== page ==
If you ask anybody on the street what the most important survival items are, you’re most likely going to receive answers such as a knife, canteen, bandana, lighter, food, first aid kit, compass, map, and so forth.
Are each of those items useful for survival? Absolutely. But at the same time, there are many important survival related items that people often overlook. Why? Because most of these items are things that we use every day without realizing how valuable they can be when your life is at risk.
Here are the most overlooked pieces of gear for SHTF:
1. Aluminum Foil
Most kitchens or pantries have at least one roll of aluminum foil stored away somewhere. It’s definitely something that can be put to good use in an SHTF scenario because of it’s incredible versatility.
You can use your aluminum foil for everything from wrapping up food for storage to cooking food (place the wrapped up food by some hot coals to cook) to reflecting the sun’s heat to creating an oven in a cardboard box (just line the inside of the box with the foil). And that’s just a few examples. Aluminum foil has many other uses.
2. Baby Wipes
You might feel weird packing these, especially if you don’t have small children, but baby wipes are a quick and easy solution for cleaning yourself up when there’s no water available or you don’t have much water to spare.
3. Baking Soda
When mixed with water, baking soda can serve the role of each of the following things: soap, shampoo, deodorant, toothpaste, laundry detergent, and dishwashing soap. In addition, baking soda is a very effective deodizer. Sprinkle on your carpet, in your shoes, in your trash can (below the bag), and anywhere else that needs deodorizing.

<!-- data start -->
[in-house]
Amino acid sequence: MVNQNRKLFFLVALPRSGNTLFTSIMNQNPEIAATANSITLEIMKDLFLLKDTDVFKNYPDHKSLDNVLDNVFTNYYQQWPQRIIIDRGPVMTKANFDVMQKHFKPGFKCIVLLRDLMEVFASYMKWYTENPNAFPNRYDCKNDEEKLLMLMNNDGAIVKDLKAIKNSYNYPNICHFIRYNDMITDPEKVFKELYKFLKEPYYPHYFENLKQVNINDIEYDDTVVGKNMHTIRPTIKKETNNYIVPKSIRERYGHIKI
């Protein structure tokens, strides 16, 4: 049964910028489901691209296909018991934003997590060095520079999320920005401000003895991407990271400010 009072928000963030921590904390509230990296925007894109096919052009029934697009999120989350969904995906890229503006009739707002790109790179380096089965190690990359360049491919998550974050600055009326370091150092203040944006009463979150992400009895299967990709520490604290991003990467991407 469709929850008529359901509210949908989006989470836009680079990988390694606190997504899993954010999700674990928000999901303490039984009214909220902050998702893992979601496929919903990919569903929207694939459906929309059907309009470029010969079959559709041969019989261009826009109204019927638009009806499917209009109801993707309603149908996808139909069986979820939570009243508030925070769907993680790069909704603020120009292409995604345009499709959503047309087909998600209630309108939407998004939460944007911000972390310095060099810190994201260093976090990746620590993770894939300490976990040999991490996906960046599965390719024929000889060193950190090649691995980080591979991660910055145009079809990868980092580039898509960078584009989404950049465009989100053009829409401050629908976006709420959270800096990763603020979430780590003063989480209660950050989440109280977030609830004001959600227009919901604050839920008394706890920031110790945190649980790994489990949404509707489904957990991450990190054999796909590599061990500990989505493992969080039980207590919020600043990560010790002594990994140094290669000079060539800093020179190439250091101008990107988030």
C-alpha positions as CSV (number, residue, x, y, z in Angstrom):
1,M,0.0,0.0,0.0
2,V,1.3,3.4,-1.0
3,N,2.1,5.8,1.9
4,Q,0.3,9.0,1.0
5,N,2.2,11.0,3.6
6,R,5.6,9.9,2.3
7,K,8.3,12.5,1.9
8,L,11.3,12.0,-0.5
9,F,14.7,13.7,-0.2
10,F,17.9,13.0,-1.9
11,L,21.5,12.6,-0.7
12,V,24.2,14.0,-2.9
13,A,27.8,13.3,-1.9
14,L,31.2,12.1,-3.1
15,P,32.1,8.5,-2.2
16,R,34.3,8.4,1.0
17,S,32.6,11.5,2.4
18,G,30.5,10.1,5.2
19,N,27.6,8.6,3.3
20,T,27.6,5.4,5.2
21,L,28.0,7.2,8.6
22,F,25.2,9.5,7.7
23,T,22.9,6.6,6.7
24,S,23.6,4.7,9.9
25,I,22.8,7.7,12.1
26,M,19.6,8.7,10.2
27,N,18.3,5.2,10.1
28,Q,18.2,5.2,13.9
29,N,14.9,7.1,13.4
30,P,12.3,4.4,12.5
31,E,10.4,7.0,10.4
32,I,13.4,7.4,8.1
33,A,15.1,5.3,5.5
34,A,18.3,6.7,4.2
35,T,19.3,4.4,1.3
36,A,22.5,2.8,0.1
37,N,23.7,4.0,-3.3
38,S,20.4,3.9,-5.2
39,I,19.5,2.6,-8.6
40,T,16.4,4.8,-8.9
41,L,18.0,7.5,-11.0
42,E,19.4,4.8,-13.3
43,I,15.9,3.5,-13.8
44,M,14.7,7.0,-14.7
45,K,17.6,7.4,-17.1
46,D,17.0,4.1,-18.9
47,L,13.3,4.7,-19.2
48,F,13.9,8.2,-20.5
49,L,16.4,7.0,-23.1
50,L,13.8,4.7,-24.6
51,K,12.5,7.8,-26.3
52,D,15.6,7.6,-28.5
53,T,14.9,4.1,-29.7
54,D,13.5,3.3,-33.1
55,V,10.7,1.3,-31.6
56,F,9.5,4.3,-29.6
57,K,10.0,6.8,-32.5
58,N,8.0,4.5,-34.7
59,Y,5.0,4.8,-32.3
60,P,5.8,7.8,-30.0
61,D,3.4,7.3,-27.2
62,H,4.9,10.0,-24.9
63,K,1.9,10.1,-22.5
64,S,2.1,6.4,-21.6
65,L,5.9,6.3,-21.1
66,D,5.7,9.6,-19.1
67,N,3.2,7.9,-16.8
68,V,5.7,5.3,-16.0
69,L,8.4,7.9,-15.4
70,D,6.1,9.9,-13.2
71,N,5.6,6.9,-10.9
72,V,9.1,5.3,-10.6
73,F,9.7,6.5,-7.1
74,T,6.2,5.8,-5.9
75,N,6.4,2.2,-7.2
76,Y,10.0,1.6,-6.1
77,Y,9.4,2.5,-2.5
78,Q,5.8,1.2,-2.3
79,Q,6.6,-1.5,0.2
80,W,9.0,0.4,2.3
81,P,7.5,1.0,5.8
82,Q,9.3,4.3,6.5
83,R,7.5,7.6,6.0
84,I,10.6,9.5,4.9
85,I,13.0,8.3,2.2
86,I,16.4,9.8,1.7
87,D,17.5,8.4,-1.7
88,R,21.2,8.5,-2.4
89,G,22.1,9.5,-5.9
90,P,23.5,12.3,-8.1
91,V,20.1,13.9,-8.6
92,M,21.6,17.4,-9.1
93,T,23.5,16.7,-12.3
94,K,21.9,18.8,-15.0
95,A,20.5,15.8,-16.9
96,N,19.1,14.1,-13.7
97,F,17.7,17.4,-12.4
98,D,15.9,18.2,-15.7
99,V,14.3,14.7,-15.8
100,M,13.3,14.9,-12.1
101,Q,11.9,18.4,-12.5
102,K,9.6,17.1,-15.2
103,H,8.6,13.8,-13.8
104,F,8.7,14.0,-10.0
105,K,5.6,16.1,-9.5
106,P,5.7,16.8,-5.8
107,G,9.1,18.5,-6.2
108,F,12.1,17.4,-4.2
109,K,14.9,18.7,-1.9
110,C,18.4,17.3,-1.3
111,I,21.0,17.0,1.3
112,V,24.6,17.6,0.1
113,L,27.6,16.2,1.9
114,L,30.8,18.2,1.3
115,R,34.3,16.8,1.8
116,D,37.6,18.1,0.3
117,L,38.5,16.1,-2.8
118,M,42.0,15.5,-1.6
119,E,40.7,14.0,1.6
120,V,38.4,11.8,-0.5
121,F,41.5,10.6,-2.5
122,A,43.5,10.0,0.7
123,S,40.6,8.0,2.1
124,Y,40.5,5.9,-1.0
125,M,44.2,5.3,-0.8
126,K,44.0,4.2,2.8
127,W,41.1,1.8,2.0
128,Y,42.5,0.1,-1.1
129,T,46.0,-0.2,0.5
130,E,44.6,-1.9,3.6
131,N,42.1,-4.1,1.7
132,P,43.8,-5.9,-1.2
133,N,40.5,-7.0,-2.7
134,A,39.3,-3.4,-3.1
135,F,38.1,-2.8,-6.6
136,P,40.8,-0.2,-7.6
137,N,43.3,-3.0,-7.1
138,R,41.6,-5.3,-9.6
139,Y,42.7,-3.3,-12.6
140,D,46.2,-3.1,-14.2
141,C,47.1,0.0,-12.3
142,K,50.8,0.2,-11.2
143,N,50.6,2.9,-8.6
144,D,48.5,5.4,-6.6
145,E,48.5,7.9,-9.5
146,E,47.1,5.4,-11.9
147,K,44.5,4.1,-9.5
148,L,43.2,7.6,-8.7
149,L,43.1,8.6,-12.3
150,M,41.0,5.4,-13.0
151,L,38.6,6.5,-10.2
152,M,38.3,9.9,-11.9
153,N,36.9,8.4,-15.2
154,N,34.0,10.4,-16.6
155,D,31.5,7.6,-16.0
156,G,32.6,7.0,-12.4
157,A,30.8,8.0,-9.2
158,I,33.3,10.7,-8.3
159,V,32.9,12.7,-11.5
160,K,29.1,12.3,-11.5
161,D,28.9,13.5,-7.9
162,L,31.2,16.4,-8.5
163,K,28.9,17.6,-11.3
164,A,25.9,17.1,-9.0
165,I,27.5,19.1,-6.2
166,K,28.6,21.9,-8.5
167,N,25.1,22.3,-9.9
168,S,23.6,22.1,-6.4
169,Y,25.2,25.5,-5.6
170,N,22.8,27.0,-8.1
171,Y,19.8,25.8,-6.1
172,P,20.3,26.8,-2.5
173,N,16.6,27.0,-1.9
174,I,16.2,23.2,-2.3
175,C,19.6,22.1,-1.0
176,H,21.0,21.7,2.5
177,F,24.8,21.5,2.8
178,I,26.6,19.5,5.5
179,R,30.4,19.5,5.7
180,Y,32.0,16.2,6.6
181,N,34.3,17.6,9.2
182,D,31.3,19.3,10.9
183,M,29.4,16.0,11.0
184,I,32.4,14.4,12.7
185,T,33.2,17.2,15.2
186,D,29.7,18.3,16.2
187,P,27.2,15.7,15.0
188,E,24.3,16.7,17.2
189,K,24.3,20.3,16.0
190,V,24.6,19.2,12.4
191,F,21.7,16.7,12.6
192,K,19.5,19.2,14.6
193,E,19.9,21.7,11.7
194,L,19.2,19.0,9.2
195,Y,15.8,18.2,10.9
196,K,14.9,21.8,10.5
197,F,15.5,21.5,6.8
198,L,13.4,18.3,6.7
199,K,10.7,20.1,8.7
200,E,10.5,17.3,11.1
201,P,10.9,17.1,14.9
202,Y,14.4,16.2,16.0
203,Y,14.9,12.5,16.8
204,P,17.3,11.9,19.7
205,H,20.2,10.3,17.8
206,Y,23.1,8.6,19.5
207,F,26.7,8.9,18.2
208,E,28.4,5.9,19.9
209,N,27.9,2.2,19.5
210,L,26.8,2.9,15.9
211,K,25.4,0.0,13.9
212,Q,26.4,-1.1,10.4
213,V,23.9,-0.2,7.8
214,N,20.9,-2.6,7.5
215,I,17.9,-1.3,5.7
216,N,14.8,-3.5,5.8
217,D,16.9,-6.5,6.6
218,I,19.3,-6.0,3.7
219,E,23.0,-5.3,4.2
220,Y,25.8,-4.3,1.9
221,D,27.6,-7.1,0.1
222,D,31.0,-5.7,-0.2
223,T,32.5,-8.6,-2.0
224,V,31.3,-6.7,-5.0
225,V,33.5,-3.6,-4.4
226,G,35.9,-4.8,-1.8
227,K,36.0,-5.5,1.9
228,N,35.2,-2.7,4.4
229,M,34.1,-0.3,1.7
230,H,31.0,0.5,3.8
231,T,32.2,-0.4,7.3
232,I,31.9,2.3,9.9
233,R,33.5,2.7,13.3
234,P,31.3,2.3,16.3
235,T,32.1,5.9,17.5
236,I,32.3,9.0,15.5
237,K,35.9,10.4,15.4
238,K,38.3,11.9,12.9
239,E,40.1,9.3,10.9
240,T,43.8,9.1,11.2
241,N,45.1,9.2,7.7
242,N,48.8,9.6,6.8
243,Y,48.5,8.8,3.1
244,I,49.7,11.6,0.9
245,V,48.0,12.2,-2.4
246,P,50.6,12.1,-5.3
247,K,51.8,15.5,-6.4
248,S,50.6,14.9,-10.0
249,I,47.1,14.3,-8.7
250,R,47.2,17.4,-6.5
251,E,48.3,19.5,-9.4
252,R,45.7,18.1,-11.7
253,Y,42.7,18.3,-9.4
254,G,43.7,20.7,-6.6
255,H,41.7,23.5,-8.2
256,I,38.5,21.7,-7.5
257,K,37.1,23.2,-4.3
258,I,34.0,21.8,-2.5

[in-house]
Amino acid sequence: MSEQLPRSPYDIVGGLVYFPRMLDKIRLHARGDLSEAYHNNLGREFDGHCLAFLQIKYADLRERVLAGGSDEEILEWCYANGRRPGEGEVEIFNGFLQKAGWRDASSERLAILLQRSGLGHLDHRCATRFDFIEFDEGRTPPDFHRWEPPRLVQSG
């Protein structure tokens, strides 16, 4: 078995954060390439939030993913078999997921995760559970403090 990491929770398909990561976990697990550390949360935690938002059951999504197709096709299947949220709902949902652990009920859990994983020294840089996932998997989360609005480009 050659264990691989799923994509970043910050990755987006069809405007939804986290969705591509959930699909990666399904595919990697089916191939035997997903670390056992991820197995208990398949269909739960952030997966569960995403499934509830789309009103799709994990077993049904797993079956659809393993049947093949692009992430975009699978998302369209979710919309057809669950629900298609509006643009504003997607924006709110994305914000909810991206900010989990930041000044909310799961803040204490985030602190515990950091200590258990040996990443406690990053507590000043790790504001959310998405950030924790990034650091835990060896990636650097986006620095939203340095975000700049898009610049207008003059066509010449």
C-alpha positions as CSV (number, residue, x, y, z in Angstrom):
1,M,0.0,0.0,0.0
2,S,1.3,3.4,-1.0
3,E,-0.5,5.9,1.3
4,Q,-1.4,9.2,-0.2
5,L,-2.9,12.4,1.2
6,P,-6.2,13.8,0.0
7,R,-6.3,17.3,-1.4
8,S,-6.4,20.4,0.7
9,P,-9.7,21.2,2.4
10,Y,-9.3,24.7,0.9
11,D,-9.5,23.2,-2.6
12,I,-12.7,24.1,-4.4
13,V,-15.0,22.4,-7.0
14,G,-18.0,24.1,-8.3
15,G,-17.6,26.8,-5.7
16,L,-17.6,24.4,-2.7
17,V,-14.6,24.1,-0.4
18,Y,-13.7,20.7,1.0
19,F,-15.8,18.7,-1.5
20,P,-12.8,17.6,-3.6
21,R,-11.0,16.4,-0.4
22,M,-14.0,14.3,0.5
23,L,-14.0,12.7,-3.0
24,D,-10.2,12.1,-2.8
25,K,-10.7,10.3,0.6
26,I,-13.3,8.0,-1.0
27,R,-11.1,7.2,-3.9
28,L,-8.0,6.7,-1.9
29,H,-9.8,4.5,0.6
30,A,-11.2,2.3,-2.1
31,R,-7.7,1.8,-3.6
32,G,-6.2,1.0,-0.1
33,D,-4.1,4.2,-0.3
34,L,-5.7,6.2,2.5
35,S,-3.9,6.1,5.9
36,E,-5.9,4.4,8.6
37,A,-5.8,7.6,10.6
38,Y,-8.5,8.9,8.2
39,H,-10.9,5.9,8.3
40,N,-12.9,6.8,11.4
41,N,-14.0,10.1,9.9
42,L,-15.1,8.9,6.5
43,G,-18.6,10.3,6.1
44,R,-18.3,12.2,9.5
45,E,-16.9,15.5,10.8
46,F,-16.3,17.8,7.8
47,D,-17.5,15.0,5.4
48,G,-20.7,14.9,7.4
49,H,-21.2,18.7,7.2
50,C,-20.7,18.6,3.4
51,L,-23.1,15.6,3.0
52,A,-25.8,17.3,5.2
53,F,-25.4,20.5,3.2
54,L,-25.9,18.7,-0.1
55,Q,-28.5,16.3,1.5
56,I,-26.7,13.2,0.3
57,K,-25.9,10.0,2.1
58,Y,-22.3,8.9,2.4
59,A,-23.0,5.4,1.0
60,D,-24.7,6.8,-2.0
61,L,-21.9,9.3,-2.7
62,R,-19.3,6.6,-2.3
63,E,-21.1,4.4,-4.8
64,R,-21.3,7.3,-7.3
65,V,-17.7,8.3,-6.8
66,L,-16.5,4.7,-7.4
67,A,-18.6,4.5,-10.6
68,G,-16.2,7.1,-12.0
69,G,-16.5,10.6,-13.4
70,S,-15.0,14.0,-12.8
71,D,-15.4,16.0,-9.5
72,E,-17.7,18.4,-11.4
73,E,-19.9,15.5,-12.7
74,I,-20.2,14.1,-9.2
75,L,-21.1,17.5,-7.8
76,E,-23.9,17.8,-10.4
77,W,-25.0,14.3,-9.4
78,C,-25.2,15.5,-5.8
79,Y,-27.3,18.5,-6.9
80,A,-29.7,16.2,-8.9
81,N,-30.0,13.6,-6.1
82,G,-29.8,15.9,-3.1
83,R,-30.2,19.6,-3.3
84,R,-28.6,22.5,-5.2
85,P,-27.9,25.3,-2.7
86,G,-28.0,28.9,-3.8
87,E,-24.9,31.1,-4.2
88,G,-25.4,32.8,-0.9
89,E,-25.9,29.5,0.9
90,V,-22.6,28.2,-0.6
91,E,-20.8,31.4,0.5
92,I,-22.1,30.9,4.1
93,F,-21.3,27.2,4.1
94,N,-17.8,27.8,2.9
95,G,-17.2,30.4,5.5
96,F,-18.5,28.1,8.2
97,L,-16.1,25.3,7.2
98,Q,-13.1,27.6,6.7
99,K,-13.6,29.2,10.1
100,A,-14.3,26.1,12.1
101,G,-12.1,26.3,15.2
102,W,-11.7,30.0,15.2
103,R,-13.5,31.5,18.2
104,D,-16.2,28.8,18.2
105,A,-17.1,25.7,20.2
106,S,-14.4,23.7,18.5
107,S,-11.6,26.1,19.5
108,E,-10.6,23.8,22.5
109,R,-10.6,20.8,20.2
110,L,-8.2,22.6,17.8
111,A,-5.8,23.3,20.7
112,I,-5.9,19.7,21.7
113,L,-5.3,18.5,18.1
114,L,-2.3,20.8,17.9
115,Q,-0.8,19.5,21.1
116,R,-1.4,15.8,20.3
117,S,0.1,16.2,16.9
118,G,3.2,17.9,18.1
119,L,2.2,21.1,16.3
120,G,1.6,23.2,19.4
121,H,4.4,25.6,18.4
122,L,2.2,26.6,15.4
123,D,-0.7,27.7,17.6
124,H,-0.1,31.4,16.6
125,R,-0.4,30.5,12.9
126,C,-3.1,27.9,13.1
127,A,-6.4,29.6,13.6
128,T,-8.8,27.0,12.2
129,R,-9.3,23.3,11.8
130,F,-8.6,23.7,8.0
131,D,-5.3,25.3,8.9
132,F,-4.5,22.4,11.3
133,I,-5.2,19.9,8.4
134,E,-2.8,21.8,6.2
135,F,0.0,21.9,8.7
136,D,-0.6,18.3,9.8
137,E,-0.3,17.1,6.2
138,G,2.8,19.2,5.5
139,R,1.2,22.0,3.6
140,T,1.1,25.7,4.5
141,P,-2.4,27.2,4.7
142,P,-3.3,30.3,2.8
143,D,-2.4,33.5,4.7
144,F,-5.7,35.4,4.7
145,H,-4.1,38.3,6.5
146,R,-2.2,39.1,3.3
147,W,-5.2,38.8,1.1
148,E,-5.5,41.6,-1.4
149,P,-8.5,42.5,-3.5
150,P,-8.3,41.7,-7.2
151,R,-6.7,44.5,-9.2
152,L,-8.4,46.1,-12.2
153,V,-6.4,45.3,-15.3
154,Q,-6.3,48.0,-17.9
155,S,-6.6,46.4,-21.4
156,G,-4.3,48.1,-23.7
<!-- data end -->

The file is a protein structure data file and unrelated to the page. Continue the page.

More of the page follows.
In a major SHTF scenario, chances are you’ll no longer have access to the internet. So how are you supposed to read and research?
The answer is simple: go traditional by collecting books. And I’m not just talking about survival books (although here’s a list of the best survival books if you’re interested), I’m talking about anything you personally enjoy from modern to classic novels, religious texts and philosophy books, and anything else you like.
Books not only contain valuable information, they can keep you sane in a world without Internet and television.
5. Bug Spray
Diseases are going to be far more rampant during a large-scale disaster because of the trash left littering the streets when the garbage collection service is no longer running. And do you know what’s going to get into the garbage?
That’s right: bugs. I’m talking flies, mosquitoes, cockroaches, and more. Do you really want all those insects flying and crawling around your home?
Most lists of survival food don’t include candy, but they really ought to. Not only is candy a good morale booster or dessert to have after a bowl of beans and rice, it’s also an important bartering item. Plus, certain types of candies such as hard candies will stay good for years without any special storage techniques.
An even more effective bartering item to have is coffee. After all, two-thirds of Americans drink coffee every day. And when coffee isn’t readily available, some people will be willing to barter important items for it just to stop the incessant headaches.
And even if you don’t use it for barter, it can still be a great morale booster when things are tough. Anything that gives you a semblance of normalcy in a crisis is a good thing. (Be sure to get a brand that comes in a metal coffee can since they have many survival uses.)
And don’t forget coffee filters either. These things are great because they can be used for filtering other things besides coffee (such as water you scoop up from the creek) or as makeshift napkins and rags.